5. Rhinoceros
    The Big Nine extends this to include Cheetah, Zebra, Giraffe and Hippopotamus.
  6. Actually, South Africa co-hosts the Cricket World Cup with Zimbabwe but there's speculation over whether they'll take over those games.

Sources:
  • 23 years of living in South Africa
  • http://www.kapama.co.za/research/research.html
  • http://www.ulusaba.com/facilities.html
  • http://www.huntleysafari.co.za/Hunting/RifleHunt/RifleHunt.htm
As usual, many thanks to Gritchka =)

The Republic of South Africa is a country situated at the southern tip of Africa. It is bordered by Namibia, Botswana, and Zimbabwe to the north, and Mozambique and Swaziland to the north and west. It also completely surrounds the country of Lesotho, and has coastlines on the Atlantic and Indian Oceans.

The country covers 1,222,081 sq km, and has a legislative capital and port at Cape Town. The administrative capital is Pretoria, and Bloemfontein is the judicial capital. South Africa's main mountain range is the Drakensberg Mountains. Table Mountain overlooks Table Bay on the Cape of Good Hope. The Limpopo and Orange are the main rivers. Part of the Kalahari Desert lies in the country, and the Kruger National Park is also here. South Africa is about twice the size of France or Texas, but only about 10% of the land is arable, as the country is so dry.

The country's population in December 2003 was 45,919,200. South Africa is the world's largest producer of gold, and also has large reserves of platinum, diamonds, and uranium. English and Afrikaans are both official languages, as are 9 African languages, including Xhosa, Zulu, and Sesotho.

South African politics was dominated by the apartheid system of racial discrimination between 1948 and 1994, when free elections took place under a majority-rule constitution. The African National Congress (ANC) under Nelson Mandela won a landslide victory, amid scenes of violence. Since then, multiracial politics have continued, and Mandela was succeeded by Thabo Mbeki in June 1999. The country faces a huge HIV crisis with 5m people carrying the virus in October, 2003. There are hopes that the rate of infection may be slowing, however.



South African history

Evidence shows that Khoisan hunter-gatherers were among the earliest human beings, and some converted to herding animals a few hundred years BC. Agriculture and Iron Age technology followed, and gained a firm foothold in the Transvaal by 500 AD, and in the Transkei by 1000.

Cattle-herding, mining, and hunting led to the flourishing of African states in the Transvaal by c1500, and in Natal by c1800. Dutch settlers colonised the Cape of Good Hope in 1652, and were reinforced by French Huguenots after the Edict of Nantes was revoked in 1685.

The Cape Colony fought several frontier wars with the Khoisan and Xhosa tribes, expanding its territory, but the British captured it from the Dutch in 1795-1803, and finally in 1806.



The Boer War

After the British abolished slavery in 1833, angry Dutch farmers known as Boers left the Cape and trekked to Natal where they won a battle against the Zulus at Blood River in 1838. Britain conquered Natal in 1843, but allowed Boer independent states in the Transvaal and Orange Free State from 1852-1854 onwards.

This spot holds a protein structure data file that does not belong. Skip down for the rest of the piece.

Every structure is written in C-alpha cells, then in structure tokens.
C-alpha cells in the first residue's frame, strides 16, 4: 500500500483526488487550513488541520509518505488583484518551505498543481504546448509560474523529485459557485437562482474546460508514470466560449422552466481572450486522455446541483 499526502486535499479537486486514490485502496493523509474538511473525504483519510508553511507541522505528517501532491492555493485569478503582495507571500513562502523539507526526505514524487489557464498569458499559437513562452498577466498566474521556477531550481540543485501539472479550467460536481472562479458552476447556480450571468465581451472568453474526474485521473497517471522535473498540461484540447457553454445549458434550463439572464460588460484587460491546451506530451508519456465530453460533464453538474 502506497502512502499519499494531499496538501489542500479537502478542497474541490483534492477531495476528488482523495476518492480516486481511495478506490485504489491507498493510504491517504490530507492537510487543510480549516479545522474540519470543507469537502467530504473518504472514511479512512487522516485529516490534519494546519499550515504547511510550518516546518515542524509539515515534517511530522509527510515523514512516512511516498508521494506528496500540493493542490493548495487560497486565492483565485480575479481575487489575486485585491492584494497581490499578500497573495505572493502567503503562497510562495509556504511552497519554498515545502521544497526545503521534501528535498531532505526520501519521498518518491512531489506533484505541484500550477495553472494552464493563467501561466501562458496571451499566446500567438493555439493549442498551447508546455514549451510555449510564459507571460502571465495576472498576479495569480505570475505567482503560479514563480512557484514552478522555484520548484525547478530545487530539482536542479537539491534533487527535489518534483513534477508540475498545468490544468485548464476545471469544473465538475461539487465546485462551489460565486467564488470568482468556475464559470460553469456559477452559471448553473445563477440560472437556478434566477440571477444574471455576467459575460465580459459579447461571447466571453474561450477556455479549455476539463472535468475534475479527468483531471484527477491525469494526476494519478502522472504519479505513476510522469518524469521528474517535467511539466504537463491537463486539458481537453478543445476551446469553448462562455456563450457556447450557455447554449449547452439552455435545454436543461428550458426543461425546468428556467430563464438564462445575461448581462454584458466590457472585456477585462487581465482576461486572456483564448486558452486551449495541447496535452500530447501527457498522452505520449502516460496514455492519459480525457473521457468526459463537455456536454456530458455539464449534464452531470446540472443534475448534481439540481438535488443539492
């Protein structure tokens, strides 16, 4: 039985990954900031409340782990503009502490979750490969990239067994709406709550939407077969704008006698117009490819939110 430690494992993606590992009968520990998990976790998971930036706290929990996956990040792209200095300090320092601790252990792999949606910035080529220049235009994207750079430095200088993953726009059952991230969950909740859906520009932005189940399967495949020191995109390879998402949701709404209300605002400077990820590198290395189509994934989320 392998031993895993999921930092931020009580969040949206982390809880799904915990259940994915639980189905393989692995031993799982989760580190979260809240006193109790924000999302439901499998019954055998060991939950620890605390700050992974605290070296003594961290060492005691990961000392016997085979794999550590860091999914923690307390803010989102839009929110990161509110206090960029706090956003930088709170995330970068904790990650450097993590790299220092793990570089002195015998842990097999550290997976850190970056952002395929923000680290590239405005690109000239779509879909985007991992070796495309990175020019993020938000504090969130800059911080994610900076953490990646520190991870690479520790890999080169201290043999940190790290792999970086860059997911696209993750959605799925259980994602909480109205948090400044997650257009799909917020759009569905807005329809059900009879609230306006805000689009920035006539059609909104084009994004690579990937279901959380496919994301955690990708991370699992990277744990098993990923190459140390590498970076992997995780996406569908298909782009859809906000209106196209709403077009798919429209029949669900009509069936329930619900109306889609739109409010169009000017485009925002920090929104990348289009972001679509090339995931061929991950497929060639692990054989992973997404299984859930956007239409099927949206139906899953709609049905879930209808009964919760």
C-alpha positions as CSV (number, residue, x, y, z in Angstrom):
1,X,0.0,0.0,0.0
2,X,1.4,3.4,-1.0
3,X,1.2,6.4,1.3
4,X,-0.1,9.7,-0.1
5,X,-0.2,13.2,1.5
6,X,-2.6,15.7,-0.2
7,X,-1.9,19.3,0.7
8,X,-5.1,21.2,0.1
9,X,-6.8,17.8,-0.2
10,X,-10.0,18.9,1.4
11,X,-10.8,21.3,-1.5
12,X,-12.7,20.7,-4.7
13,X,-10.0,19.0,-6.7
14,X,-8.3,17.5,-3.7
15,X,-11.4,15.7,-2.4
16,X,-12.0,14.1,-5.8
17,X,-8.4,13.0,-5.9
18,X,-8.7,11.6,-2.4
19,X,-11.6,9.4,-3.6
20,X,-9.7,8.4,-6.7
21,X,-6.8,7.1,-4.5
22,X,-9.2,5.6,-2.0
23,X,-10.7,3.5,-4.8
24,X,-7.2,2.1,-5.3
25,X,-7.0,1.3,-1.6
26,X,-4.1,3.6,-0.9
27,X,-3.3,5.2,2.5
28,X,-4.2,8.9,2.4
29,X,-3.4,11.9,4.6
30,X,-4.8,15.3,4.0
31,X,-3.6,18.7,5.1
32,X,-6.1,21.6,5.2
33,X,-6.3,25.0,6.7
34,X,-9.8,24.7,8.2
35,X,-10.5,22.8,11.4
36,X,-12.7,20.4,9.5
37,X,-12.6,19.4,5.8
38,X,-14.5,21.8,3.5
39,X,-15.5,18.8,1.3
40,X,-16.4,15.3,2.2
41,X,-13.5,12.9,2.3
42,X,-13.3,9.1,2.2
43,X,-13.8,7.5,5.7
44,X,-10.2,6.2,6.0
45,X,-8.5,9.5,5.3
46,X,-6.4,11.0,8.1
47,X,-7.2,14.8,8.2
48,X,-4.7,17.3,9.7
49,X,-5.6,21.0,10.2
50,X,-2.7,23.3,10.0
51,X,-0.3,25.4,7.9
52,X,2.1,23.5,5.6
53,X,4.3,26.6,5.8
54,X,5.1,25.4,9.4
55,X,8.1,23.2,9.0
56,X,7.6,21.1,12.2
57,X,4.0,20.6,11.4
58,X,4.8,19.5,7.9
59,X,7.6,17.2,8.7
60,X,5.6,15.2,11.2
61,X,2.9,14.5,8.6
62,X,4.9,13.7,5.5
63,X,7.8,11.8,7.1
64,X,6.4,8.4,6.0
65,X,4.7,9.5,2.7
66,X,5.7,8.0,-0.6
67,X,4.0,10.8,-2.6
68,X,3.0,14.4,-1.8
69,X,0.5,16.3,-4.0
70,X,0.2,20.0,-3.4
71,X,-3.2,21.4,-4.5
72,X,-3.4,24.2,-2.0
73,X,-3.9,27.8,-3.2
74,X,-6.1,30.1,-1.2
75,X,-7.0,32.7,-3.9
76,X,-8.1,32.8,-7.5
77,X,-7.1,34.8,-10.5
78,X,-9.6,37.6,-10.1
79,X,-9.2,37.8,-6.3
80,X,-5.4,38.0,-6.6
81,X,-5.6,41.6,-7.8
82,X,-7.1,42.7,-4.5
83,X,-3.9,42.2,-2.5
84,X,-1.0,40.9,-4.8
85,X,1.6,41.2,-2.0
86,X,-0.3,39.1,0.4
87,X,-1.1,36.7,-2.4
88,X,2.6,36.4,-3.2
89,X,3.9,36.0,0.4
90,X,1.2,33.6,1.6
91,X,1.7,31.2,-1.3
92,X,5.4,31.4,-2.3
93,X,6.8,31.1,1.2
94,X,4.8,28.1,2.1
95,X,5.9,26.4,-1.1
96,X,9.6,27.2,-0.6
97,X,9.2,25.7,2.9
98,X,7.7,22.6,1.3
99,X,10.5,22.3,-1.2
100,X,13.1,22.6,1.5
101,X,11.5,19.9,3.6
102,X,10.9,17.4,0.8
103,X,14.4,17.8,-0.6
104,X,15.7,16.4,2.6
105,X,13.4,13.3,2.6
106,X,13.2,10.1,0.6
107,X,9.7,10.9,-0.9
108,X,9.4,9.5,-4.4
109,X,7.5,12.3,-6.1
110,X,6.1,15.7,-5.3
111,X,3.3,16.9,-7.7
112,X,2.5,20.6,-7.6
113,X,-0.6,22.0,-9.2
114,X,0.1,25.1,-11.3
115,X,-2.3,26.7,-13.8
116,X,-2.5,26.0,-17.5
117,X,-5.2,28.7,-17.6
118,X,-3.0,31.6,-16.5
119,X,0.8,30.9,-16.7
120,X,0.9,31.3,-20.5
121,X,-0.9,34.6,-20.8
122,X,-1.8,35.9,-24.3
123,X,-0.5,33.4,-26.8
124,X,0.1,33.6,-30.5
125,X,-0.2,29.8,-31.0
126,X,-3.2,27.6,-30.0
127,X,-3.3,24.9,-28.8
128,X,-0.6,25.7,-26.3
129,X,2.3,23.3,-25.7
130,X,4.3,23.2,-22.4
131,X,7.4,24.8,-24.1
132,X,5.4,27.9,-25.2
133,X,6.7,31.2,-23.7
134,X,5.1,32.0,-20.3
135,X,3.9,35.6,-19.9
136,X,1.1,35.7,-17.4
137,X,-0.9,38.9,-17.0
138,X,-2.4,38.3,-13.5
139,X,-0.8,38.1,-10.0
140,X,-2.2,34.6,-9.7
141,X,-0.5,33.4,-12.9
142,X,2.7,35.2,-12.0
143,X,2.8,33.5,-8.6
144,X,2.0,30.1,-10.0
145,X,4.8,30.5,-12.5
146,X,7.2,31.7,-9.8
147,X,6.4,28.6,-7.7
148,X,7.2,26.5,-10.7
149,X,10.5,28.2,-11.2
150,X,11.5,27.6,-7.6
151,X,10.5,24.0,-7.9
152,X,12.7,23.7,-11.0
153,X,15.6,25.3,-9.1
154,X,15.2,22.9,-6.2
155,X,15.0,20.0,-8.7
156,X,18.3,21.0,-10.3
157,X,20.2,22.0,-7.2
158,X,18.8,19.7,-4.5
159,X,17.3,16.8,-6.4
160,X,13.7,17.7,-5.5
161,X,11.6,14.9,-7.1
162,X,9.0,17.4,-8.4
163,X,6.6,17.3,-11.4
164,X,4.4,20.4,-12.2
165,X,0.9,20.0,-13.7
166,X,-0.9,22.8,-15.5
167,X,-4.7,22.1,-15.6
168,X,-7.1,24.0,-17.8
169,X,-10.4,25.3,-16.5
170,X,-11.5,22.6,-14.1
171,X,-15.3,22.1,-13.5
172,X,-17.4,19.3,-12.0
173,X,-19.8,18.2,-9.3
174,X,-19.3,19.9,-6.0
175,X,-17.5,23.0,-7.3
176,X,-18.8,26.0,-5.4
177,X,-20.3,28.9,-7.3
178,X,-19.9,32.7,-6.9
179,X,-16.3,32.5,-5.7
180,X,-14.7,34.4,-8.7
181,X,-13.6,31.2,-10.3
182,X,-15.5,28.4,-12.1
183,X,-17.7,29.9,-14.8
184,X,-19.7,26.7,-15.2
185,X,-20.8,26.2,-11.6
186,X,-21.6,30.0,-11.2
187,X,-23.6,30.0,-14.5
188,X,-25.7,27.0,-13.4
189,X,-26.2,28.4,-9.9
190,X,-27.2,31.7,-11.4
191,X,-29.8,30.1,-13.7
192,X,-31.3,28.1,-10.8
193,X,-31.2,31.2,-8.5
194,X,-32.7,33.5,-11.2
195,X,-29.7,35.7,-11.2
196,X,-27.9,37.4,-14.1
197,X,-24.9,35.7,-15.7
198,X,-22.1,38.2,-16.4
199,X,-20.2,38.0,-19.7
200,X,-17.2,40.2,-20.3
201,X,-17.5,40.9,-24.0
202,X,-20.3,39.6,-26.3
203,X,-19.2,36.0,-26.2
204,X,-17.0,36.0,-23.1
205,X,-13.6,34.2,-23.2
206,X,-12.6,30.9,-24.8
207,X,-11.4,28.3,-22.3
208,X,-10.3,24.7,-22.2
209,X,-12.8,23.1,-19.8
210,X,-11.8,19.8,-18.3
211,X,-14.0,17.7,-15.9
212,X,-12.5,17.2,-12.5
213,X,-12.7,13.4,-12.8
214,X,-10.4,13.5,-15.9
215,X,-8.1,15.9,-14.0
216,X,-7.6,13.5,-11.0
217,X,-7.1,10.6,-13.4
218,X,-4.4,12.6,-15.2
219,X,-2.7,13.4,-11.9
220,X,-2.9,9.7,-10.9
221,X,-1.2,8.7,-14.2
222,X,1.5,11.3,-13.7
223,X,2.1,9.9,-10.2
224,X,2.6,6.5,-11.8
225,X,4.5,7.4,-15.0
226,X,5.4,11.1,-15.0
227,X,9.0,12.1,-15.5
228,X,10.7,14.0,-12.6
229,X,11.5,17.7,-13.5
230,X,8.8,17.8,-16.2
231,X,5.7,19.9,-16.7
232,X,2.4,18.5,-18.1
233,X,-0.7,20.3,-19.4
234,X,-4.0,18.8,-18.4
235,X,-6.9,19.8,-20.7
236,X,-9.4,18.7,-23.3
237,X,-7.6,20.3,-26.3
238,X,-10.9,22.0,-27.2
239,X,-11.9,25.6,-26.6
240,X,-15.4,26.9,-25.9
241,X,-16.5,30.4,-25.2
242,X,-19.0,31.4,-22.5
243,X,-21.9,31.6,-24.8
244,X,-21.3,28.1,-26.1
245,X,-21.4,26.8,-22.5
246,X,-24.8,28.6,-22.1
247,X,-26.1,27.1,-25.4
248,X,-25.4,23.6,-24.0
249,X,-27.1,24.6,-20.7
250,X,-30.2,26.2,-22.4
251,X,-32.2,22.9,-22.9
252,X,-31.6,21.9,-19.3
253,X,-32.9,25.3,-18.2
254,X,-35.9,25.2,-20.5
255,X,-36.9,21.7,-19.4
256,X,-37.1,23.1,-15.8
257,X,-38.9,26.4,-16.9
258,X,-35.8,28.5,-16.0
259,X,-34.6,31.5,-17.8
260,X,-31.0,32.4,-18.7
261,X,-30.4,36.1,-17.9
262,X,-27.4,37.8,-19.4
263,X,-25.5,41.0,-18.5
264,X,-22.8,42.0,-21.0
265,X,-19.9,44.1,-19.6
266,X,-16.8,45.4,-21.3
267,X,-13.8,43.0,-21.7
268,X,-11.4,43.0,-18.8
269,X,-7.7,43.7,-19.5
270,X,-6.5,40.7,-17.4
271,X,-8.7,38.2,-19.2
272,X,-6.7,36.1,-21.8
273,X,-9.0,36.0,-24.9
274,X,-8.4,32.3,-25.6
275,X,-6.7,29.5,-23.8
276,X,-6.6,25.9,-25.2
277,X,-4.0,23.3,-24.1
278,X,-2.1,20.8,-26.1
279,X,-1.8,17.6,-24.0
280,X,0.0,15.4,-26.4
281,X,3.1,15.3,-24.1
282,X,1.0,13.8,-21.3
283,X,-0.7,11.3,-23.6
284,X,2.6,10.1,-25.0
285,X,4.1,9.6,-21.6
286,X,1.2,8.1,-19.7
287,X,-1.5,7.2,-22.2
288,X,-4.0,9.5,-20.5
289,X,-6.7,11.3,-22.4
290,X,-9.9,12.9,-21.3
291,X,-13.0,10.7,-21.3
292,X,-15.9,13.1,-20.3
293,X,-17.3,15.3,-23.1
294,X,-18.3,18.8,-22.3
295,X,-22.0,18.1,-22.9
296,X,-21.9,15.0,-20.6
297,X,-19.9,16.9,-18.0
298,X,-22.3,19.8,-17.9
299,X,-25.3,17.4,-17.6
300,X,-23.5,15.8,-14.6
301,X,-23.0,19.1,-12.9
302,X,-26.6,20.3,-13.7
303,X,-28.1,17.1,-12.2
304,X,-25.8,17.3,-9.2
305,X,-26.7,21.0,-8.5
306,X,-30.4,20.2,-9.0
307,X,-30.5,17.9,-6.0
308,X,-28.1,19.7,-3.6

Britain annexed the Transvaal in 1877, but the Boers rebelled successfully in 1881. Diamonds and gold were discovered at Kimberley and the Transvaal in the 1870s and 1880s, leading to the immigration of British uitlanders. The region's new wealth led to the founding of Johannesburg in 1887, and the mining magnate Cecil Rhodes became prime minister of Cape Colony in 1890. Rhodes tried to seize the Transvaal in the abortive "Jameson Raid", and this failure led to war between the British and uitlanders against the Boers, starting in 1899. The Boers lost the war and their independence, but the Treaty of Vareeniging in 1902 guaranteed their rights as whites over all blacks.

In 1910 the South African colonies were united under a British governor general in Pretoria. A prime minister represented white voters, and from 1931 politicians would also appoint the governor general.



1914 to the 1961 republic

War with Germany began in 1914, and South Africa conquered German South-West Africa (now Namibia) in 1915. A "colour bar" was enforced to keep black workers out of skilled jobs. South Africa became an autonomous British dominion in 1931, and the National Party began to develop its ideas of racial segregation. When the party came to power in 1948, it enacted its apartheid policies against Africans, Indians and "coloured" (mixed race) people. The ANC launched a campaign of defiance in 1952, and in 1960 police shot and killed 56 demonstrators in Sharpeville. Reaction around the world was one of outrage, and South Africa withdrew from the Commonwealth in 1961, becoming a republic.



Isolation and reform

Amidst worldwide condemnation, South Africa's apartheid policies continued. The country continued military interventions in Angola and in Namibia, now illegally occupied after a UN mandate ran out in 1966. Independence for Namibia finally came in 1988.

The Soweto riots in 1976 led to more bloodshed, and the election of P.W. Botha in 1978 meant a tough stance on apartheid. Rioting continued in the face of a new constitution raising Botha to the office of president, but granting no relief to the black community. A state of emergency was declared between 1985 and 1988. 1989 saw Botha step down as National Party leader in favour of F.W. de Klerk.

ANC leader Nelson Mandela was finally released in 1990, paving the way for constitutional reform. The ANC won a landslide election victory in 1994, and Truth and Reconciliation Commission was appointed in 1995 to investigate apartheid-era human rights abuses.


Sources:
The Hutchinson Encyclopedia, Helicon Publishing Ltd, 1996
Chronicle of the World, Chronicle Communications Ltd, London, 1989
http://www.populationworld.com/SouthAfrica.php
http://news.bbc.co.uk/1/hi/world/africa/3210296.stm
http://www.photius.com/wfb/wfb1999/south_africa/south_africa_geography.html

Many thanks to StrawberryFrog for his advice and help.